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ICYMI: Repealing Labor's Double Standard

Congress is making important progress rolling back the regulatory onslaught that has been crushing families and small businesses in recent years, and the Committee on Education and the Workforce continues to help lead the way. Most recently, Reps. Tim Walberg (R-MI) and Francis Rooney (R-FL) championed resolutions that would close a regulatory loophole created during the waning days of the Obama administration and restore protections retirement savers have enjoyed for decades. As the Wall Street Journal notes in a new editorial, “Now the Senate should move on the resolution to protect savers and taxpayers.”

 Repealing Labor's Double Standard
By Editorial Board

Republicans in Congress are doing yeoman’s work rolling back the Obama regulatory agenda rule by rule. One act of prudence worth highlighting is a resolution revoking the Labor Department’s fiduciary exemption for government-managed retirement plans.

Last year Labor finalized two rules granting an Employee Retirement Income Security Act (Erisa) “safe harbor” to retirement plans for private workers that are administered by state and local governments. California, Connecticut, Illinois, Maryland, New Jersey, Oregon and Washington have passed laws creating public retirement options, and more than a dozen other states as well as several cities have considered the idea.

Labor’s putative goal was to expand access to retirement-savings accounts. About a quarter of full-time employees who work year-round aren’t enrolled in a private retirement plan, though they do get Social Security. To receive an Erisa waiver, states and cities would have to require employers to auto-enroll their workers in the government plan. Employers would be prohibited from contributing, and employees must be able to opt out.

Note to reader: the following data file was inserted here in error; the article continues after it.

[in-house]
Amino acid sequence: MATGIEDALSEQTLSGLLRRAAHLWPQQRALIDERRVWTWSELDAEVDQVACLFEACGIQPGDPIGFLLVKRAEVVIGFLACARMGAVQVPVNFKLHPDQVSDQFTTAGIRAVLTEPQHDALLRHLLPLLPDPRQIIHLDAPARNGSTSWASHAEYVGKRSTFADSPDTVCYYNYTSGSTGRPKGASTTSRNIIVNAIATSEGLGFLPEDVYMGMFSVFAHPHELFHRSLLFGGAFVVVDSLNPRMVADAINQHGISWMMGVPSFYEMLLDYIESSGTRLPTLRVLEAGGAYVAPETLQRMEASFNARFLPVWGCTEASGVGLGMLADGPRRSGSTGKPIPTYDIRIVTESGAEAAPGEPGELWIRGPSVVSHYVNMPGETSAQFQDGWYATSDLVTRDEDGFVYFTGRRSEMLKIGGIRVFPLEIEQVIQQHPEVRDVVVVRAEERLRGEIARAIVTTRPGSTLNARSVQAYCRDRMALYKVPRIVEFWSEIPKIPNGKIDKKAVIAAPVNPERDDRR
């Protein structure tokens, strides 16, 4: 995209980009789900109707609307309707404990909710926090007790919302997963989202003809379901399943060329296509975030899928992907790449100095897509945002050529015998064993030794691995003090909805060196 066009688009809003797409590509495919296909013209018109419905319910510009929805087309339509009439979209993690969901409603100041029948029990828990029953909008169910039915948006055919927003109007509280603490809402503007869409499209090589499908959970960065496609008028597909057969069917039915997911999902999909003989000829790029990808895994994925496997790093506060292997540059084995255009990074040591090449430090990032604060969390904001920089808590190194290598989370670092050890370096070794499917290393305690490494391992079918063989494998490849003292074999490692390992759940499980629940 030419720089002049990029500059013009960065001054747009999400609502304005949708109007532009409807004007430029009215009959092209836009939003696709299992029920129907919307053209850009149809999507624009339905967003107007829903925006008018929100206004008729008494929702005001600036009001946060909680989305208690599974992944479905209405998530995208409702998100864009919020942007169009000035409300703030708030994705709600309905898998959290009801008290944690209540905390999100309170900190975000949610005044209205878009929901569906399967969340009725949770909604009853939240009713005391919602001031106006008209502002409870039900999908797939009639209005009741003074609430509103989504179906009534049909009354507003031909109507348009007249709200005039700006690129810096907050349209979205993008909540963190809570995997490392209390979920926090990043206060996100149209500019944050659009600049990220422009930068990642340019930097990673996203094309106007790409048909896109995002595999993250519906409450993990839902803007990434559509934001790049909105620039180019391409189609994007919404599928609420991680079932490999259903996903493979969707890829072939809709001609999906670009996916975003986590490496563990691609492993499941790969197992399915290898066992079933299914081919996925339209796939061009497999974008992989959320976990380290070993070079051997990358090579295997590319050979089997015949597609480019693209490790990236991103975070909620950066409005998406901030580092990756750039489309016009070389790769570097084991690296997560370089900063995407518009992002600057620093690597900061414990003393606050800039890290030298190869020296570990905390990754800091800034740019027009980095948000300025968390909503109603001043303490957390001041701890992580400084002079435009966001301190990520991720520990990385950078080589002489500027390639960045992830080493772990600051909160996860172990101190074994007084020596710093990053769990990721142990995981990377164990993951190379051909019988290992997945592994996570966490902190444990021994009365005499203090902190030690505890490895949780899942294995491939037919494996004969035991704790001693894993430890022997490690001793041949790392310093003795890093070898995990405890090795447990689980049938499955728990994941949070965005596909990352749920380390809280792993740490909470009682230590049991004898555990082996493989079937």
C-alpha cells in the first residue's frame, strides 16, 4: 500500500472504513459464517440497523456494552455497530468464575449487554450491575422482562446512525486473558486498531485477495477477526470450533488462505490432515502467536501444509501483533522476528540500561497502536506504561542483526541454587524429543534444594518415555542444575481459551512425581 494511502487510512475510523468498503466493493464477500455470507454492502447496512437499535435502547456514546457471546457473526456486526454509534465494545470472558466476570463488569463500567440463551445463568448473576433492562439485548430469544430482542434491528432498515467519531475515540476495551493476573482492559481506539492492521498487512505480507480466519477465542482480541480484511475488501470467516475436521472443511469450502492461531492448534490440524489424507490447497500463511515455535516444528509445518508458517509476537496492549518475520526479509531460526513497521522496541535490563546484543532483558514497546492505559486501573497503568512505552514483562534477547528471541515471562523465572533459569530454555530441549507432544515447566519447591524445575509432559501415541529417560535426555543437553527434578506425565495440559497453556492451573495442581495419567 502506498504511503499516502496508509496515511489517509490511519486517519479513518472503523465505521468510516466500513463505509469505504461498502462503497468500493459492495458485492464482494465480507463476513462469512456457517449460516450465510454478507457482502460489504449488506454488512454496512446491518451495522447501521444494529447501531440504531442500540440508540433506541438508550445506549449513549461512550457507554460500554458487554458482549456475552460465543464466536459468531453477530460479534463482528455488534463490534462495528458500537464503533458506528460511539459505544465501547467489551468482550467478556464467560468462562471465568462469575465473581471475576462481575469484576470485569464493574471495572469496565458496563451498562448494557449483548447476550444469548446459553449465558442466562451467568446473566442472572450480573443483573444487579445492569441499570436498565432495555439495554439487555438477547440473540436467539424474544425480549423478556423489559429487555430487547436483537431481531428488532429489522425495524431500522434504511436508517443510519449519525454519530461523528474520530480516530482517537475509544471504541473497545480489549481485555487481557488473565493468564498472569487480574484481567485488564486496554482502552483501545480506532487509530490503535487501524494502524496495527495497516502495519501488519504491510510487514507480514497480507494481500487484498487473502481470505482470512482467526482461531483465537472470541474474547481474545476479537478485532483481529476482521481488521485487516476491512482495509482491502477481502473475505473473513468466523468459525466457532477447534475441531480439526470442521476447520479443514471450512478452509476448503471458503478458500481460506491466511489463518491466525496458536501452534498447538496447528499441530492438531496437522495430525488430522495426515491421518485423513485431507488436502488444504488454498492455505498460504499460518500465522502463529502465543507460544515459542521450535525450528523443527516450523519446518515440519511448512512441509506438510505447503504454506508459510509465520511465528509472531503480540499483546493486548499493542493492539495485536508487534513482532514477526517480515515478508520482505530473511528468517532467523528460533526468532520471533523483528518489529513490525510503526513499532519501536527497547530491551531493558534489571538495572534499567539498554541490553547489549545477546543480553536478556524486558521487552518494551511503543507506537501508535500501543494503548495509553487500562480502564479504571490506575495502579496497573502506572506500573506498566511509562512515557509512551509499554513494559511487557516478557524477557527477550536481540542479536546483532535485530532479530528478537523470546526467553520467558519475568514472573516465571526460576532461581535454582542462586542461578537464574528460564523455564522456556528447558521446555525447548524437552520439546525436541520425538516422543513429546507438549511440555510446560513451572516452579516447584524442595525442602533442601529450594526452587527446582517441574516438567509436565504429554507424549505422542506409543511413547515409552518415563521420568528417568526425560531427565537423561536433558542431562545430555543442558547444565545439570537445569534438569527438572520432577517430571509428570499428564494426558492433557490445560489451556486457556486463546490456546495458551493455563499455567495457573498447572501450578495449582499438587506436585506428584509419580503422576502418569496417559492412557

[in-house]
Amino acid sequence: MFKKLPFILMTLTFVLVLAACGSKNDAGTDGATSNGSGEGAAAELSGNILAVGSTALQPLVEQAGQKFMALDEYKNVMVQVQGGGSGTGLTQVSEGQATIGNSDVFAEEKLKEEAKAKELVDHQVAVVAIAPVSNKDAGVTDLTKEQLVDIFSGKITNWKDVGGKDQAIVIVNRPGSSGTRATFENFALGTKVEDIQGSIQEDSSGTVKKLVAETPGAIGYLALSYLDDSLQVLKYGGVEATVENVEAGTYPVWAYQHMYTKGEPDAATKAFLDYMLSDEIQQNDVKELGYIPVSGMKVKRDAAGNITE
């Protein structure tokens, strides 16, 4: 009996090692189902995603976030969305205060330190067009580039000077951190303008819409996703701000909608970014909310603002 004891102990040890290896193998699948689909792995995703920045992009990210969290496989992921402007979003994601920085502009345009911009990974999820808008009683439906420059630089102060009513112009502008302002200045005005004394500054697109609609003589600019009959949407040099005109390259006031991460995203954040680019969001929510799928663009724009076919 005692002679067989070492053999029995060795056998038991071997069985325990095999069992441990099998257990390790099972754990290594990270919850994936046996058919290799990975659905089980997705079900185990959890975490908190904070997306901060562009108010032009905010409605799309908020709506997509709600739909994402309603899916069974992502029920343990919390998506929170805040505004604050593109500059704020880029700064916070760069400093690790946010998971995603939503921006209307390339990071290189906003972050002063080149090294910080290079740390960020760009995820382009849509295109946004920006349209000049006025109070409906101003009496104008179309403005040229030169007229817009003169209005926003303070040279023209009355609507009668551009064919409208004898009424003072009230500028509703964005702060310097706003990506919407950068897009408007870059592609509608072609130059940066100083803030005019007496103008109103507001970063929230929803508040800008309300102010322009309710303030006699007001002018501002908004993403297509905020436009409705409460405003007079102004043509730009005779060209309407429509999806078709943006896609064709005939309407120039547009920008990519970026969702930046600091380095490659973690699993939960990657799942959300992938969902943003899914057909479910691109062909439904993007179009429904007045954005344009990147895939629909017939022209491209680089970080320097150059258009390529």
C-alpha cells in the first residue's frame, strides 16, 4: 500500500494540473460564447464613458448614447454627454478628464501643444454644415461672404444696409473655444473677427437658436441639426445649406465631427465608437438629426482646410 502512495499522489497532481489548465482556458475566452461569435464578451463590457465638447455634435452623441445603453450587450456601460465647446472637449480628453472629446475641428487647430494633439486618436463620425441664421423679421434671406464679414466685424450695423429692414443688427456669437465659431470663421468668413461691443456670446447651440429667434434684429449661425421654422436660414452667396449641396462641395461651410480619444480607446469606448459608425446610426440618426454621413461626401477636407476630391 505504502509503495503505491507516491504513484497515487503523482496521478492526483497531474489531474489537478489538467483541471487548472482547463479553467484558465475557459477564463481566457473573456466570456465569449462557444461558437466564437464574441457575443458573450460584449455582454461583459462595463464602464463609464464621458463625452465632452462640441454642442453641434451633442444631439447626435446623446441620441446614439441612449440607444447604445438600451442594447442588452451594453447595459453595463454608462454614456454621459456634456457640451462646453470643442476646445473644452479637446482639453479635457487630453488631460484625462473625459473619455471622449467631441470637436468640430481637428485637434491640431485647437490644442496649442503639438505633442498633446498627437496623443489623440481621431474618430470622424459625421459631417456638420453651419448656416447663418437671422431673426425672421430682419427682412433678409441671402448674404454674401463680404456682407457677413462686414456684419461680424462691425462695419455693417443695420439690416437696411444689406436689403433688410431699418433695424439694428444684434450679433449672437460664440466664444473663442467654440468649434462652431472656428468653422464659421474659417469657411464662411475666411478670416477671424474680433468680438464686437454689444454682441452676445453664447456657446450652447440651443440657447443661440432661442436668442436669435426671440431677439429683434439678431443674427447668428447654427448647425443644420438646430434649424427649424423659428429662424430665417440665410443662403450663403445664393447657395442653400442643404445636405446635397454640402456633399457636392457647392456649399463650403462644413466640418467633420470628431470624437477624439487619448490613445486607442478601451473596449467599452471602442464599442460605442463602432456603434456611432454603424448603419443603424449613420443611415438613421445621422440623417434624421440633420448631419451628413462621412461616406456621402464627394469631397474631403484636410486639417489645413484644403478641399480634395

Yet the rule doesn’t require that the government retirement accounts be portable or that workers be allowed to withdraw their savings at any time. Many states opposed such requirements because they know that locking in worker savings may be necessary to make the plans viable. Otherwise, the plans may not achieve the scale necessary to minimize administrative costs that are capped by state law.

States also wouldn’t be required to act in the best interest of workers or make specified disclosures, though they “must be responsible for the security of payroll deductions and employee savings.” Politicians could funnel worker savings to their politically favored managers or investments. Illinois could buy Chicago’s junk bonds. Look at that 8.5% yield! One disclosure states haven’t made is that the plans carry an implicit government guarantee. Liabilities could swell if politicians guarantee a rate of return.

Taxpayers could also end up funding the plans’ start-up and administrative costs if more workers opt out or choose to contribute less than states project. A Boston College Center for Retirement Research study last year projected that it could take Oregon’s plan 17 years to pay off initial operating losses even if workers contribute 3% of their pay.

Under a 1975 Labor rule, employers who auto-enroll workers in plans are considered fiduciaries. Obama Labor Secretary Tom Perez rewrote the rule for state and local governments while tightening fiduciary standards on brokers advising workers who enroll in IRAs. So the former Labor chief used regulation to undercut private competition to the new government plans.

House Republicans passed a resolution earlier this month to kill the new rule using the Congressional Review Act, which allows a simple majority in both chambers with the President’s signature to rescind regulations issued within the session’s last 60 working days. As a bonus, similar rules cannot be reissued, so the resolution would thwart such favoritism for government retirement schemes in the future. Now the Senate should move on the resolution to protect savers and taxpayers.